Testing hormonal responses to real and simulated social challenges in a competitive female bird

Elizabeth George, Sarah Wolf, Alexandra Bentz & Kimberly Rosvall
Competitive interactions often occur in series; therefore animals may respond to social challenges in ways that prepare them for success in future conflict. Changes in the production of the steroid hormone testosterone (T) are thought to mediate phenotypic responses to competition, but research over the past few decades has yielded mixed results, leading to several potential explanations as to why T does not always elevate following a social challenge. Here, we measured T levels in...

Food discovery is associated with different reliance on social learning and lower cognitive flexibility across environments in a food caching bird

Virginia Heinen, Angela Pitera, Ben Sonnenberg, Lauren Benedict, Eli Bridge, Damien Farine & Vladimir Pravosudov
Social learning is a primary mechanism for information acquisition in social species. Despite many benefits, social learning may be disadvantageous when independent learning is more efficient. For example, searching independently may be more advantageous when food sources are ephemeral and unpredictable. Individual differences in cognitive abilities such as spatial memory, which affect an individual’s environmental predictability, can also be expected to influence social information use. We investigated how resident food-caching chickadees discovered multiple novel food...

Testing the utility of alternative metrics of branch support to address the ancient evolutionary radiation of tunas, stromateoids, and allies (Teleostei: Pelagiaria)

Dahiana Arcila, Lily C. Hughes, Fernando Meléndez-Vazquez, Carole C. Baldwin, William T. White, Kent E. Carpenter, Jeffrey T. Williams, Mudjekeewis D. Santos, John J. Pogonoski, Masaki Miya, Guillermo Ortí & Ricardo Betancur-R.
The use of high-throughput sequencing technologies to produce genome-scale datasets was expected to settle some long-standing controversies across the Tree of Life, particularly in areas where short branches occur at deep timescales. Instead, these datasets have often yielded many well-supported but conflicting topologies, and highly variable gene-tree distributions. A variety of branch-support metrics beyond the nonparametric bootstrap are now available to assess how robust a phylogenetic hypothesis may be, as well as new methods to...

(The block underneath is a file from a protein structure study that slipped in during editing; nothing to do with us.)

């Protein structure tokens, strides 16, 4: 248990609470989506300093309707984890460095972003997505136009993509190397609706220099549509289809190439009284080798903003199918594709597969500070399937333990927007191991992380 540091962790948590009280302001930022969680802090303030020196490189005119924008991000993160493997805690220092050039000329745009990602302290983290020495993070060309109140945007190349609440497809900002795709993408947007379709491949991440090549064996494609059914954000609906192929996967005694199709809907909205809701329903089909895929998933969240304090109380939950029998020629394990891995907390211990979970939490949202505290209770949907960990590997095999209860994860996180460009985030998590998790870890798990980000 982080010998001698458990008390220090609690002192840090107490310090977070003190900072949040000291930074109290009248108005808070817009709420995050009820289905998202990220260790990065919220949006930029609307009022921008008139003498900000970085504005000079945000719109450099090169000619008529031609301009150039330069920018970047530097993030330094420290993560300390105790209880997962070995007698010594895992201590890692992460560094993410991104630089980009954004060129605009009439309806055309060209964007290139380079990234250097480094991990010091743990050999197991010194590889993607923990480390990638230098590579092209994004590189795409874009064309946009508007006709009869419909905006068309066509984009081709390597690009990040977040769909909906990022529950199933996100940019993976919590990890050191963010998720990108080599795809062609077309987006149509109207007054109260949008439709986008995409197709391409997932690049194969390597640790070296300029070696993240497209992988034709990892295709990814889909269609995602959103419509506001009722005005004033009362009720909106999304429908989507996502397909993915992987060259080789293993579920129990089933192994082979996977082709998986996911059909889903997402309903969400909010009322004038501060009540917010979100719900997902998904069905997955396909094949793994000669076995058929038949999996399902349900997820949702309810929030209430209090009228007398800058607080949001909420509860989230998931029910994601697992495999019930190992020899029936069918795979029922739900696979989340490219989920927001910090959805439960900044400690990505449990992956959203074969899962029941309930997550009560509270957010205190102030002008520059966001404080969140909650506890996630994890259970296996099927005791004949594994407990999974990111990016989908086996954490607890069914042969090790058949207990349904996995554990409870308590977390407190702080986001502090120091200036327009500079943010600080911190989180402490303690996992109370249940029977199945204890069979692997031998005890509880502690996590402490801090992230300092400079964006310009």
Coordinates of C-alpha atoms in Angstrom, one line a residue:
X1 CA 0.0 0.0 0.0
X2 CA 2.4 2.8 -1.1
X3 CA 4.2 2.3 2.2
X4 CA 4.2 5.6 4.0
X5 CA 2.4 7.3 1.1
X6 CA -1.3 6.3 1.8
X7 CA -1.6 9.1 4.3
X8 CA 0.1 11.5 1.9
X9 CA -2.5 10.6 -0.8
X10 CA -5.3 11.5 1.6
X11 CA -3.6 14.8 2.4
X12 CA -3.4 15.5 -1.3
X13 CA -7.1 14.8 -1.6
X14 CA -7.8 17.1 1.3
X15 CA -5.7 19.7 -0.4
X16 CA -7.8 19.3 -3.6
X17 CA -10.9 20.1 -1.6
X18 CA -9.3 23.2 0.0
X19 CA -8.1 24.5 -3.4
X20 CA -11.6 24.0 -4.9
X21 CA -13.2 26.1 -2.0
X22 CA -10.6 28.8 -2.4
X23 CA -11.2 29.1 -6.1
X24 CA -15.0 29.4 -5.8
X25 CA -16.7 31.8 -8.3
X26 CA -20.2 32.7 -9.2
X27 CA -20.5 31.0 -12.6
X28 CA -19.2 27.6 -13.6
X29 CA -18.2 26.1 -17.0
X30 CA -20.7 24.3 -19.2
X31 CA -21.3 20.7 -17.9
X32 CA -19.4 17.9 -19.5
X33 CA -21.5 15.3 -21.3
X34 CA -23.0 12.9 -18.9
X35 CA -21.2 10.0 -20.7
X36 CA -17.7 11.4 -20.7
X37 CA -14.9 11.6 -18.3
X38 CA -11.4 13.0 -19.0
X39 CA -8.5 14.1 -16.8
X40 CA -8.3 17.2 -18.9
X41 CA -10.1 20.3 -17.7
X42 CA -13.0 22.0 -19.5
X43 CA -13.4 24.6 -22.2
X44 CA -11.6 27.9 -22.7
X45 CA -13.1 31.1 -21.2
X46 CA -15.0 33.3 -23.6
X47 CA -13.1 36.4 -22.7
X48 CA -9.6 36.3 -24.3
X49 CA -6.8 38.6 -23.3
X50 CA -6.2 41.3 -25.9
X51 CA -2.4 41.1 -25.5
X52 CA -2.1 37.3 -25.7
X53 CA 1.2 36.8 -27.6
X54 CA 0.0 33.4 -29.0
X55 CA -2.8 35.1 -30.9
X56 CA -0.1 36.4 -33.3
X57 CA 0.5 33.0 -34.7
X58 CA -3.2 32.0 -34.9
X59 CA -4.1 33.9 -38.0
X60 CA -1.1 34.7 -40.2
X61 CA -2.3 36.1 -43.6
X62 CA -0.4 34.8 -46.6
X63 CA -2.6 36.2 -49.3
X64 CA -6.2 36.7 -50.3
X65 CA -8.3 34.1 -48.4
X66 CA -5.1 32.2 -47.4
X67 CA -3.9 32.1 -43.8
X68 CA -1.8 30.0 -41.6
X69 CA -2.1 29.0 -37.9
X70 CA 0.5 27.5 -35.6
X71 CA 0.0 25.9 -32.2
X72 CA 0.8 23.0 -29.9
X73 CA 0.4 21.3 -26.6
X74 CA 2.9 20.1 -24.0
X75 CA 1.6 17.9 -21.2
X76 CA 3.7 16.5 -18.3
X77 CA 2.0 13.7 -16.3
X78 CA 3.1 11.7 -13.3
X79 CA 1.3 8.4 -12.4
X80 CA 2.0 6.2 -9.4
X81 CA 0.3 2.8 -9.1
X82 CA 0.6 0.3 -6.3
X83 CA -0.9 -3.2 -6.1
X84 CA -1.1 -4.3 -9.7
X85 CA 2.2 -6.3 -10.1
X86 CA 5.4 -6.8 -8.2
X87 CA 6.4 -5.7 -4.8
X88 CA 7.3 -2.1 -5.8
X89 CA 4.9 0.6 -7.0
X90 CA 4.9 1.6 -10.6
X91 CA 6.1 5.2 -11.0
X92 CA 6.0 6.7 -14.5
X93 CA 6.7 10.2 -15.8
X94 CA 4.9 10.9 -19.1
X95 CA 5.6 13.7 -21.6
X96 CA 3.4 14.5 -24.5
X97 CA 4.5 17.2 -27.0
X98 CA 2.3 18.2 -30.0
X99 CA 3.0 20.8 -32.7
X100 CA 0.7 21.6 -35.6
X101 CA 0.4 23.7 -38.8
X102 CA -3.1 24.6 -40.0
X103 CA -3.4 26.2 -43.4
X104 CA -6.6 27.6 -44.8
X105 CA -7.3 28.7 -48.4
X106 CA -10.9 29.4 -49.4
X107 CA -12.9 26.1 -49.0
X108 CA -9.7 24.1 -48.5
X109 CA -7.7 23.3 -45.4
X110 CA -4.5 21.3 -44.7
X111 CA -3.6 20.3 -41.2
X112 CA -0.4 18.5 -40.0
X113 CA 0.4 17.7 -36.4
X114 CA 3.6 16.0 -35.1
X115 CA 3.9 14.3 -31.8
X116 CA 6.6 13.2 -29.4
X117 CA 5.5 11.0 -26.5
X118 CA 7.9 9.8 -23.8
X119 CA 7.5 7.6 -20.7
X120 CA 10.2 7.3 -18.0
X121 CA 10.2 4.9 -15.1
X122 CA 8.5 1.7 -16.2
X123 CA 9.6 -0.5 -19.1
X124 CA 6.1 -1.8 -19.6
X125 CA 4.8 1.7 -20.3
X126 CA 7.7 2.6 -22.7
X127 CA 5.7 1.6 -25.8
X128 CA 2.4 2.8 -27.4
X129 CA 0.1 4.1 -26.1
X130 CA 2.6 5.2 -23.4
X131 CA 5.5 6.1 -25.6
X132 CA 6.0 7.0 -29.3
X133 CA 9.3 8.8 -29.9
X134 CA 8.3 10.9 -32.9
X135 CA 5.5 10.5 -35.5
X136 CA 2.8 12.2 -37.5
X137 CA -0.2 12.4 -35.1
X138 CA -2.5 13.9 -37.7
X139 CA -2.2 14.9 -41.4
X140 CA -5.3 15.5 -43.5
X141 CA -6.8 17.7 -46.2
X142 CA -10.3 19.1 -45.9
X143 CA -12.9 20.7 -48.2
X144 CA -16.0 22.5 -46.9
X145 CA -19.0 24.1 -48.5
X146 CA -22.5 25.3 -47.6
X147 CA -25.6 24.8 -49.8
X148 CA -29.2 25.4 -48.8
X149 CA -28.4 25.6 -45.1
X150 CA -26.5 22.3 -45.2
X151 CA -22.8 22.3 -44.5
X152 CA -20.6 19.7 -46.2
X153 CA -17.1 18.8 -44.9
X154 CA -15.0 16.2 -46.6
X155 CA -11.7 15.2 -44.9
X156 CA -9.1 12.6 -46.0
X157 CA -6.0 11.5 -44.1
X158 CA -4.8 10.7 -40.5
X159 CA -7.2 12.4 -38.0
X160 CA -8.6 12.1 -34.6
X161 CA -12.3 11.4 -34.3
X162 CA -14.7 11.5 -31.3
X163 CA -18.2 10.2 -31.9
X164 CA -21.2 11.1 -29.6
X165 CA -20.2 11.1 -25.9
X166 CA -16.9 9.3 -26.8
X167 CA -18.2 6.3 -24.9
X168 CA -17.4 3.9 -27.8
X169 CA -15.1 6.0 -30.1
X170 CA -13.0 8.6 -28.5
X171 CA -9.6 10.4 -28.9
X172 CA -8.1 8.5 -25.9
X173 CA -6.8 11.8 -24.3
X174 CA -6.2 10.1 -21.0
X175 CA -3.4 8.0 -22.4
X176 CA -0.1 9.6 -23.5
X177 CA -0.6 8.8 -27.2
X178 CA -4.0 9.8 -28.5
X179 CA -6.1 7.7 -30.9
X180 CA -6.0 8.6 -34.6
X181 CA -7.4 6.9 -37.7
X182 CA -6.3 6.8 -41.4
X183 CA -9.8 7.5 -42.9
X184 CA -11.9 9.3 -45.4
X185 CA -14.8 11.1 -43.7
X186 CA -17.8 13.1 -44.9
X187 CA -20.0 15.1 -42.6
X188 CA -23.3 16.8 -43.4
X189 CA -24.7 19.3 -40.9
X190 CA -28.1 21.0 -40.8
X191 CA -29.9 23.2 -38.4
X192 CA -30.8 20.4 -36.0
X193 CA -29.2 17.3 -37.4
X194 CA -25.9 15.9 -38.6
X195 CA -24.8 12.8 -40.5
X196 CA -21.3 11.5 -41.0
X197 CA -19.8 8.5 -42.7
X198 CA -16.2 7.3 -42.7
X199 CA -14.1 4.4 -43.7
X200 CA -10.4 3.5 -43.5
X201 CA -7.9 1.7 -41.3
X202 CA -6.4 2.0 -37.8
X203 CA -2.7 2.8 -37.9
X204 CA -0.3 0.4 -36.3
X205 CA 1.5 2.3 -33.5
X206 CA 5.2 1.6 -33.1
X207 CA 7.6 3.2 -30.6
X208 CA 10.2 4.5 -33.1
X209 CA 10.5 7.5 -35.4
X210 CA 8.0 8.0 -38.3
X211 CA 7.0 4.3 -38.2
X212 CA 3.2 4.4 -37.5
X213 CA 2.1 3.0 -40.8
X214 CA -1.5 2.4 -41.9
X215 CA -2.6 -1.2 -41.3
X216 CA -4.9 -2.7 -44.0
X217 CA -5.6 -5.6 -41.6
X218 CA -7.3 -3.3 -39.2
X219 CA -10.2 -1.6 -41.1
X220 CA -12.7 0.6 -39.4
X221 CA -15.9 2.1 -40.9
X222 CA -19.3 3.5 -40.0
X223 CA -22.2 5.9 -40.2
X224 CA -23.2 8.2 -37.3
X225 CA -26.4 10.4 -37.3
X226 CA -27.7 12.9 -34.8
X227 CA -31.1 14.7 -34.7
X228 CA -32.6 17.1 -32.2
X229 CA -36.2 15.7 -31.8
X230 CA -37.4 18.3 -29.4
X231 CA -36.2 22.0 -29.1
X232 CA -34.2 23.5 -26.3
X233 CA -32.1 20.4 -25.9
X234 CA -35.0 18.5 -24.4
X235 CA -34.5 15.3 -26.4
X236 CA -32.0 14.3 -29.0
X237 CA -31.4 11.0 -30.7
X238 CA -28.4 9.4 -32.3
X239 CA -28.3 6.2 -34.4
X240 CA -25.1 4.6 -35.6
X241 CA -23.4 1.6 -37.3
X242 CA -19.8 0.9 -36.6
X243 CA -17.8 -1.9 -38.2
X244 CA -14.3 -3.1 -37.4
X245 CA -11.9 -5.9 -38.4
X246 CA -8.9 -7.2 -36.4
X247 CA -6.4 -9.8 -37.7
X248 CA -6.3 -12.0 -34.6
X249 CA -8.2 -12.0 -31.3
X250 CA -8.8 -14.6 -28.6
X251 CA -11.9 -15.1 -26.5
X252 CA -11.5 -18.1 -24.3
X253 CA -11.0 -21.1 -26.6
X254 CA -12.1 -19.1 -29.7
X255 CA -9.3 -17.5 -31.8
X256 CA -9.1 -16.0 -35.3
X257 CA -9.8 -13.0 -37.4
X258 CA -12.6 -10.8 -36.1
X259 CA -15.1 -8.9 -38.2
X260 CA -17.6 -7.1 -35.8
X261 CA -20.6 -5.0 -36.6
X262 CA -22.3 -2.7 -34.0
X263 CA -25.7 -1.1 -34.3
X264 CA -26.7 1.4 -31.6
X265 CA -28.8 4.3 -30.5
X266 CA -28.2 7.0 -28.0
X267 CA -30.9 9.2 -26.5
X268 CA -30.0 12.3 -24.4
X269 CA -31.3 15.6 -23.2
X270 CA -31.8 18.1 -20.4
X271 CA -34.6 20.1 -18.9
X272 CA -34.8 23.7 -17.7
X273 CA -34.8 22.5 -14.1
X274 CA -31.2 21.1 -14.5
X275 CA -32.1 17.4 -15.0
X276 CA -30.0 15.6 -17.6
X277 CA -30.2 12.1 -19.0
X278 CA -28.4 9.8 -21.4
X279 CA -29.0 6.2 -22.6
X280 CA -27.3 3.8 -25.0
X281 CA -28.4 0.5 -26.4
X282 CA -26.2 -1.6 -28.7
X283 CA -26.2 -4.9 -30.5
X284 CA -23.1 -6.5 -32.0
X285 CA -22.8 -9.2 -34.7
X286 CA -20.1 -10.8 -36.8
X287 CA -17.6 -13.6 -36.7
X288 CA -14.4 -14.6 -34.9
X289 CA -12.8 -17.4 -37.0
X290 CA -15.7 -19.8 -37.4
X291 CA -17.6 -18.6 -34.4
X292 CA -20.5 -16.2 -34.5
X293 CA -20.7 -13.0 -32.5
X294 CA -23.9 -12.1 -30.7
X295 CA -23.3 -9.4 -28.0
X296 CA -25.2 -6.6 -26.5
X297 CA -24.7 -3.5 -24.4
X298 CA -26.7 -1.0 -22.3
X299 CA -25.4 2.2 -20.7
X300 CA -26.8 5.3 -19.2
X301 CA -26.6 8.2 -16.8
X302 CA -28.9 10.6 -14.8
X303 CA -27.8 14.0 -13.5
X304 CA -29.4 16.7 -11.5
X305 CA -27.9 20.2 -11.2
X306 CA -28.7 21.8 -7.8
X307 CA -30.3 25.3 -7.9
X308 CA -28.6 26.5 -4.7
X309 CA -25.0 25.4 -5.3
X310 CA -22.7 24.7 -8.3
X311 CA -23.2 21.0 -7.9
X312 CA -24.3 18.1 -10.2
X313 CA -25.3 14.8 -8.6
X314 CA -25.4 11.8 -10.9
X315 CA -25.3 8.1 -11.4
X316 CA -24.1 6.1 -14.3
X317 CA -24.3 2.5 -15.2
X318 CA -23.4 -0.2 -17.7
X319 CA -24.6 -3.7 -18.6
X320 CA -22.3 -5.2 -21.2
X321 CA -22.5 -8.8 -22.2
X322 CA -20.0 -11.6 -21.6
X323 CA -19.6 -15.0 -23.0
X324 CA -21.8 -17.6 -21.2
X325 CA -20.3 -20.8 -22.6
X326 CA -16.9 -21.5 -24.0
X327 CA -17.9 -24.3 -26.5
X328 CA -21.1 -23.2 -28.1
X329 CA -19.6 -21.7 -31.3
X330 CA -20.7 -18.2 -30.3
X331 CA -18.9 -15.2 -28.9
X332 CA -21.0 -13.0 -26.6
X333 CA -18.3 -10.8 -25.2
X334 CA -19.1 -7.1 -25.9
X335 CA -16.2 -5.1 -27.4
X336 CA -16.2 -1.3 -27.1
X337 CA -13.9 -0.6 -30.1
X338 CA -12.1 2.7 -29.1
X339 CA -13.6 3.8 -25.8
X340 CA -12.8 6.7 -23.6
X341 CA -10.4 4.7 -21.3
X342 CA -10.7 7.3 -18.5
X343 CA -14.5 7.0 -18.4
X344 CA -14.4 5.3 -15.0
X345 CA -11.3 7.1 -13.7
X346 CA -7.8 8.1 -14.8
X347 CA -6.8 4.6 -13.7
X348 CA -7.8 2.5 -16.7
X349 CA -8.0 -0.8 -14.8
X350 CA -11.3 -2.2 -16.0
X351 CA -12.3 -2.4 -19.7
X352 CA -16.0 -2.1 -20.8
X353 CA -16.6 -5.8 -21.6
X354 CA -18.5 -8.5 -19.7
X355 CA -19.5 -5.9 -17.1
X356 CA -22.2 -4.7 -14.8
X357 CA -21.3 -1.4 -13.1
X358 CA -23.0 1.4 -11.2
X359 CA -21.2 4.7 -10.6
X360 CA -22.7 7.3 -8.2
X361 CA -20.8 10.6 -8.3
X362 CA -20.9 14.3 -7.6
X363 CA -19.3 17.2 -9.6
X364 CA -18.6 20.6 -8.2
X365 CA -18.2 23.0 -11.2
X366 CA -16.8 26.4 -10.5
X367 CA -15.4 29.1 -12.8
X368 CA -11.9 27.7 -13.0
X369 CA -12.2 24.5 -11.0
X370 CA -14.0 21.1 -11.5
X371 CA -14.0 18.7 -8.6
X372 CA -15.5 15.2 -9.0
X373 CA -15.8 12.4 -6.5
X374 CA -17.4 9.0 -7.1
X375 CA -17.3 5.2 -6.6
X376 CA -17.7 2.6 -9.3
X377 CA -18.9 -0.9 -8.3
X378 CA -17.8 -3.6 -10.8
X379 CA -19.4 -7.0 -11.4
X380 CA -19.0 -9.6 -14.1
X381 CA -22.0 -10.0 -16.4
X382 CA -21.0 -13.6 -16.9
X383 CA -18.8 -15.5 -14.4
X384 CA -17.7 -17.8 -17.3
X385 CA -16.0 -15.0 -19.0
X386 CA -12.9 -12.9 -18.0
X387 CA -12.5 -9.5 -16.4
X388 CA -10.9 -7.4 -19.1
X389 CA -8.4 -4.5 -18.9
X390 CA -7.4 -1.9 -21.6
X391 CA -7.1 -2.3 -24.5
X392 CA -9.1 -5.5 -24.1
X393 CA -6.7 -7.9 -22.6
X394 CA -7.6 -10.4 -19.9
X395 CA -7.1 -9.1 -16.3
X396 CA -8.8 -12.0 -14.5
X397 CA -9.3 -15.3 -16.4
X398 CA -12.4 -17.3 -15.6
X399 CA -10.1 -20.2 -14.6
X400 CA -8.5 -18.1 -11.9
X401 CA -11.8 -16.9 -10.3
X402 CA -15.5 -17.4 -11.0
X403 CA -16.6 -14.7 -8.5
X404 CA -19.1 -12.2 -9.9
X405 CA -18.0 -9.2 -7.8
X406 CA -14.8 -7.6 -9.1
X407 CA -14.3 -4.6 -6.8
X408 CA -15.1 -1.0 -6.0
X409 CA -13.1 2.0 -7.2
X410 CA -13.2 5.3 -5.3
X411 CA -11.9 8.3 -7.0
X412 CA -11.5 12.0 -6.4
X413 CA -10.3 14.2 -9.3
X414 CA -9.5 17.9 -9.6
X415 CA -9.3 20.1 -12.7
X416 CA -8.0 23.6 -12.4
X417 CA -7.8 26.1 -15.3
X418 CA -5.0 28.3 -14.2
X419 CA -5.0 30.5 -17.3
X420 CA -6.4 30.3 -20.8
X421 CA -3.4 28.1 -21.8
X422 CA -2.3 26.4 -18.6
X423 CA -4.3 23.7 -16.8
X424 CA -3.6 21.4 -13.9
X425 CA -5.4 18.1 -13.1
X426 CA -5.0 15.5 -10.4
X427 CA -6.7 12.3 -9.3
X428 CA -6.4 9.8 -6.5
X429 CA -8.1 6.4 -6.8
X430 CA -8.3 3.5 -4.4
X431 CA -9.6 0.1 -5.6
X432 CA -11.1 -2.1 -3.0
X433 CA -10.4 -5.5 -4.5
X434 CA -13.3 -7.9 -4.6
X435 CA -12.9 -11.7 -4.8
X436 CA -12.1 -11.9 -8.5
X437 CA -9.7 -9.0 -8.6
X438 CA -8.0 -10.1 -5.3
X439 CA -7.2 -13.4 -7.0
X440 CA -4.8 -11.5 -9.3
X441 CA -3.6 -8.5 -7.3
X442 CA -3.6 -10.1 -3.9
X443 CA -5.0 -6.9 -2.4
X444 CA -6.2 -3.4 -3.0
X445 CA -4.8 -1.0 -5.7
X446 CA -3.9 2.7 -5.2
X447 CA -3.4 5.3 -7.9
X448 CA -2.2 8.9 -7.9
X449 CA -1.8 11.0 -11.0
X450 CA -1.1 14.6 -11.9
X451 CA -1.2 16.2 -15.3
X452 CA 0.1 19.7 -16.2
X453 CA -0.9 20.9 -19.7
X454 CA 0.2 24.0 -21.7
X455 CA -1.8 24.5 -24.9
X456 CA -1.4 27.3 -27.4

Specialized spatial cognition is associated with reduced cognitive senescence in a food-caching bird

Virginia Heinen, Angela Pitera, Ben Sonnenberg, Lauren Benedict, Carrie Branch, Eli Bridge & Vladimir Pravosudov
Senescence, the gradual reduction and loss of function as organisms age, is a widespread process that is especially pronounced in cognitive abilities. Senescence appears to have a genetic basis and can be affected by evolutionary processes. If cognitive senescence is shaped by natural selection, it may be linked with selection on cognitive abilities needed for survival and reproduction, such that species in which fitness is directly related to cognitive abilities should evolve delayed cognitive senescence....

Population genetics, demographic and evolutionary history of the Dudley’s lousewort, a rare redwood forest specialist (Pedicularis dudleyi)

Tracy Misiewicz
Pedicularis dudleyi (Dudley’s Lousewort, Orobanchaceae) is an extremely rare wildflower endemic to the redwood forests of Central California. Until recently the species was known only from three extant natural populations. However, one of those populations was recently described as a novel species (P. rigginsiae D.J. Keil) based on morphological and ecological data leaving only two populations described as P. dudleyi. While little is known about the past distribution of the species, historical records have led...